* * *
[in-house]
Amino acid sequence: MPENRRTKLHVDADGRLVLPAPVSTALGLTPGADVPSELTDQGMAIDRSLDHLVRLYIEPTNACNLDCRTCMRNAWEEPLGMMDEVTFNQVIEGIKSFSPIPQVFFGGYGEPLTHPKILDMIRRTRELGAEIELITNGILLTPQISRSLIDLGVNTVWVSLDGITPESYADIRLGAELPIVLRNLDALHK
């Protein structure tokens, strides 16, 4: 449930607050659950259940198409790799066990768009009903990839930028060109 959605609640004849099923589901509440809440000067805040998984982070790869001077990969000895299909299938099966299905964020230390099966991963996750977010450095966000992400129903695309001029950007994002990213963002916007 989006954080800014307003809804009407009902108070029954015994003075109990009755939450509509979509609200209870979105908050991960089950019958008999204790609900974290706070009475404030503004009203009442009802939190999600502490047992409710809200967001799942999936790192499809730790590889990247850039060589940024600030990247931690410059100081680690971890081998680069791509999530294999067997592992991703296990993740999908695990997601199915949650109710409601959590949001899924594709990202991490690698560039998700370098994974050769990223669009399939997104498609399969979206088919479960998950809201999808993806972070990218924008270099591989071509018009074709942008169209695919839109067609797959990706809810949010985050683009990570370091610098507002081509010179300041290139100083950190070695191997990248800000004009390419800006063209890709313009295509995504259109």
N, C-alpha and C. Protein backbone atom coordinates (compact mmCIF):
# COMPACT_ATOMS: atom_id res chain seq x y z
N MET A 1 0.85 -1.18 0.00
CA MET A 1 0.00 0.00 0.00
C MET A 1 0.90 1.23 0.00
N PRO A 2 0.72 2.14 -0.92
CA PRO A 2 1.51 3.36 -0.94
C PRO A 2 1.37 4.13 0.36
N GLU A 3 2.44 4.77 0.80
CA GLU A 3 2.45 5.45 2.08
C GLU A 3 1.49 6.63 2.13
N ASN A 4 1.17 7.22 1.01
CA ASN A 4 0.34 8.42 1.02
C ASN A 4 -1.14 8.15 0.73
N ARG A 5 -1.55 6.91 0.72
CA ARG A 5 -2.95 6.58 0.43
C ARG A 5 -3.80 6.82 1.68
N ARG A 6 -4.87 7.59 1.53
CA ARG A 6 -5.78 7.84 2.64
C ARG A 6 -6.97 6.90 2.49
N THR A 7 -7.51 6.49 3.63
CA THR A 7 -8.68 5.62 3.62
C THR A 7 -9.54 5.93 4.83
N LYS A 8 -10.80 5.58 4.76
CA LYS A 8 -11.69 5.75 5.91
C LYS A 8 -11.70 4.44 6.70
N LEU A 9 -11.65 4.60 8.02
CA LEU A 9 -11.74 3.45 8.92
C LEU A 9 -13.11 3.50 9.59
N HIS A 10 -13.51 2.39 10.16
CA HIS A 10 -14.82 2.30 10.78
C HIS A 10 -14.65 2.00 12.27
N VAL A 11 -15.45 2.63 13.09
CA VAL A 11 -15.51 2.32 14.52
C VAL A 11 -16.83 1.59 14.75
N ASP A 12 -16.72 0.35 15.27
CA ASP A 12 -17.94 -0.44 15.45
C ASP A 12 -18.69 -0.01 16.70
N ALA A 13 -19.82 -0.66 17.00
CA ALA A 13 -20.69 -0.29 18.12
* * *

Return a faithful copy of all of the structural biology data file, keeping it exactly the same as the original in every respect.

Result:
[in-house]
Amino acid sequence: MPENRRTKLHVDADGRLVLPAPVSTALGLTPGADVPSELTDQGMAIDRSLDHLVRLYIEPTNACNLDCRTCMRNAWEEPLGMMDEVTFNQVIEGIKSFSPIPQVFFGGYGEPLTHPKILDMIRRTRELGAEIELITNGILLTPQISRSLIDLGVNTVWVSLDGITPESYADIRLGAELPIVLRNLDALHK
């Protein structure tokens, strides 16, 4: 449930607050659950259940198409790799066990768009009903990839930028060109 959605609640004849099923589901509440809440000067805040998984982070790869001077990969000895299909299938099966299905964020230390099966991963996750977010450095966000992400129903695309001029950007994002990213963002916007 989006954080800014307003809804009407009902108070029954015994003075109990009755939450509509979509609200209870979105908050991960089950019958008999204790609900974290706070009475404030503004009203009442009802939190999600502490047992409710809200967001799942999936790192499809730790590889990247850039060589940024600030990247931690410059100081680690971890081998680069791509999530294999067997592992991703296990993740999908695990997601199915949650109710409601959590949001899924594709990202991490690698560039998700370098994974050769990223669009399939997104498609399969979206088919479960998950809201999808993806972070990218924008270099591989071509018009074709942008169209695919839109067609797959990706809810949010985050683009990570370091610098507002081509010179300041290139100083950190070695191997990248800000004009390419800006063209890709313009295509995504259109």
N, C-alpha and C. Protein backbone atom coordinates (compact mmCIF):
# COMPACT_ATOMS: atom_id res chain seq x y z
N MET A 1 0.85 -1.18 0.00
CA MET A 1 0.00 0.00 0.00
C MET A 1 0.90 1.23 0.00
N PRO A 2 0.72 2.14 -0.92
CA PRO A 2 1.51 3.36 -0.94
C PRO A 2 1.37 4.13 0.36
N GLU A 3 2.44 4.77 0.80
CA GLU A 3 2.45 5.45 2.08
C GLU A 3 1.49 6.63 2.13
N ASN A 4 1.17 7.22 1.01
CA ASN A 4 0.34 8.42 1.02
C ASN A 4 -1.14 8.15 0.73
N ARG A 5 -1.55 6.91 0.72
CA ARG A 5 -2.95 6.58 0.43
C ARG A 5 -3.80 6.82 1.68
N ARG A 6 -4.87 7.59 1.53
CA ARG A 6 -5.78 7.84 2.64
C ARG A 6 -6.97 6.90 2.49
N THR A 7 -7.51 6.49 3.63
CA THR A 7 -8.68 5.62 3.62
C THR A 7 -9.54 5.93 4.83
N LYS A 8 -10.80 5.58 4.76
CA LYS A 8 -11.69 5.75 5.91
C LYS A 8 -11.70 4.44 6.70
N LEU A 9 -11.65 4.60 8.02
CA LEU A 9 -11.74 3.45 8.92
C LEU A 9 -13.11 3.50 9.59
N HIS A 10 -13.51 2.39 10.16
CA HIS A 10 -14.82 2.30 10.78
C HIS A 10 -14.65 2.00 12.27
N VAL A 11 -15.45 2.63 13.09
CA VAL A 11 -15.51 2.32 14.52
C VAL A 11 -16.83 1.59 14.75
N ASP A 12 -16.72 0.35 15.27
CA ASP A 12 -17.94 -0.44 15.45
C ASP A 12 -18.69 -0.01 16.70
N ALA A 13 -19.82 -0.66 17.00
CA ALA A 13 -20.69 -0.29 18.12